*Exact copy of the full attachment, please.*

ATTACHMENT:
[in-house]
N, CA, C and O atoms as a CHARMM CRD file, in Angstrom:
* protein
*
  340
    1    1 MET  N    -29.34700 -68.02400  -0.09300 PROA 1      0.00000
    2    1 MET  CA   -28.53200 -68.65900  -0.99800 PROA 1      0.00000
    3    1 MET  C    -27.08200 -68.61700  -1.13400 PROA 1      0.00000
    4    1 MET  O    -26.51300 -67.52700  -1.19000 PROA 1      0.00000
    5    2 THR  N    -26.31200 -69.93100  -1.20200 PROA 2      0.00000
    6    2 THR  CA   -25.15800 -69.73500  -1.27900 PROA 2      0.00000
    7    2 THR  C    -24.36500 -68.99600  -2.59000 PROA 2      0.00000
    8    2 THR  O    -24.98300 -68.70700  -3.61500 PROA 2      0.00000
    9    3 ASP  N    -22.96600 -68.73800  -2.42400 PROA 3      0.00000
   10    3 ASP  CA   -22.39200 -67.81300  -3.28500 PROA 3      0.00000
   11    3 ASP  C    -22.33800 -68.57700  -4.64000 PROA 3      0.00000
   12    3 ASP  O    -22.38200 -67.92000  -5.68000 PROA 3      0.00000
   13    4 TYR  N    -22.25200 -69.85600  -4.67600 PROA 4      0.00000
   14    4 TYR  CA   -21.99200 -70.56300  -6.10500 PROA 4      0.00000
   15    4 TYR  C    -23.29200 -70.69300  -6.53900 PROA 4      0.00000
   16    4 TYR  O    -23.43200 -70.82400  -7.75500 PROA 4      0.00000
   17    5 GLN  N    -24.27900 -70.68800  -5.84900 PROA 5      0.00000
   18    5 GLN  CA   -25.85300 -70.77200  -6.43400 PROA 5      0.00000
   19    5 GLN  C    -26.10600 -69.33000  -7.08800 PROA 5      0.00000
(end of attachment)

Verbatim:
[in-house]
N, CA, C and O atoms as a CHARMM CRD file, in Angstrom:
* protein
*
  340
    1    1 MET  N    -29.34700 -68.02400  -0.09300 PROA 1      0.00000
    2    1 MET  CA   -28.53200 -68.65900  -0.99800 PROA 1      0.00000
    3    1 MET  C    -27.08200 -68.61700  -1.13400 PROA 1      0.00000
    4    1 MET  O    -26.51300 -67.52700  -1.19000 PROA 1      0.00000
    5    2 THR  N    -26.31200 -69.93100  -1.20200 PROA 2      0.00000
    6    2 THR  CA   -25.15800 -69.73500  -1.27900 PROA 2      0.00000
    7    2 THR  C    -24.36500 -68.99600  -2.59000 PROA 2      0.00000
    8    2 THR  O    -24.98300 -68.70700  -3.61500 PROA 2      0.00000
    9    3 ASP  N    -22.96600 -68.73800  -2.42400 PROA 3      0.00000
   10    3 ASP  CA   -22.39200 -67.81300  -3.28500 PROA 3      0.00000
   11    3 ASP  C    -22.33800 -68.57700  -4.64000 PROA 3      0.00000
   12    3 ASP  O    -22.38200 -67.92000  -5.68000 PROA 3      0.00000
   13    4 TYR  N    -22.25200 -69.85600  -4.67600 PROA 4      0.00000
   14    4 TYR  CA   -21.99200 -70.56300  -6.10500 PROA 4      0.00000
   15    4 TYR  C    -23.29200 -70.69300  -6.53900 PROA 4      0.00000
   16    4 TYR  O    -23.43200 -70.82400  -7.75500 PROA 4      0.00000
   17    5 GLN  N    -24.27900 -70.68800  -5.84900 PROA 5      0.00000
   18    5 GLN  CA   -25.85300 -70.77200  -6.43400 PROA 5      0.00000
   19    5 GLN  C    -26.10600 -69.33000  -7.08800 PROA 5      0.00000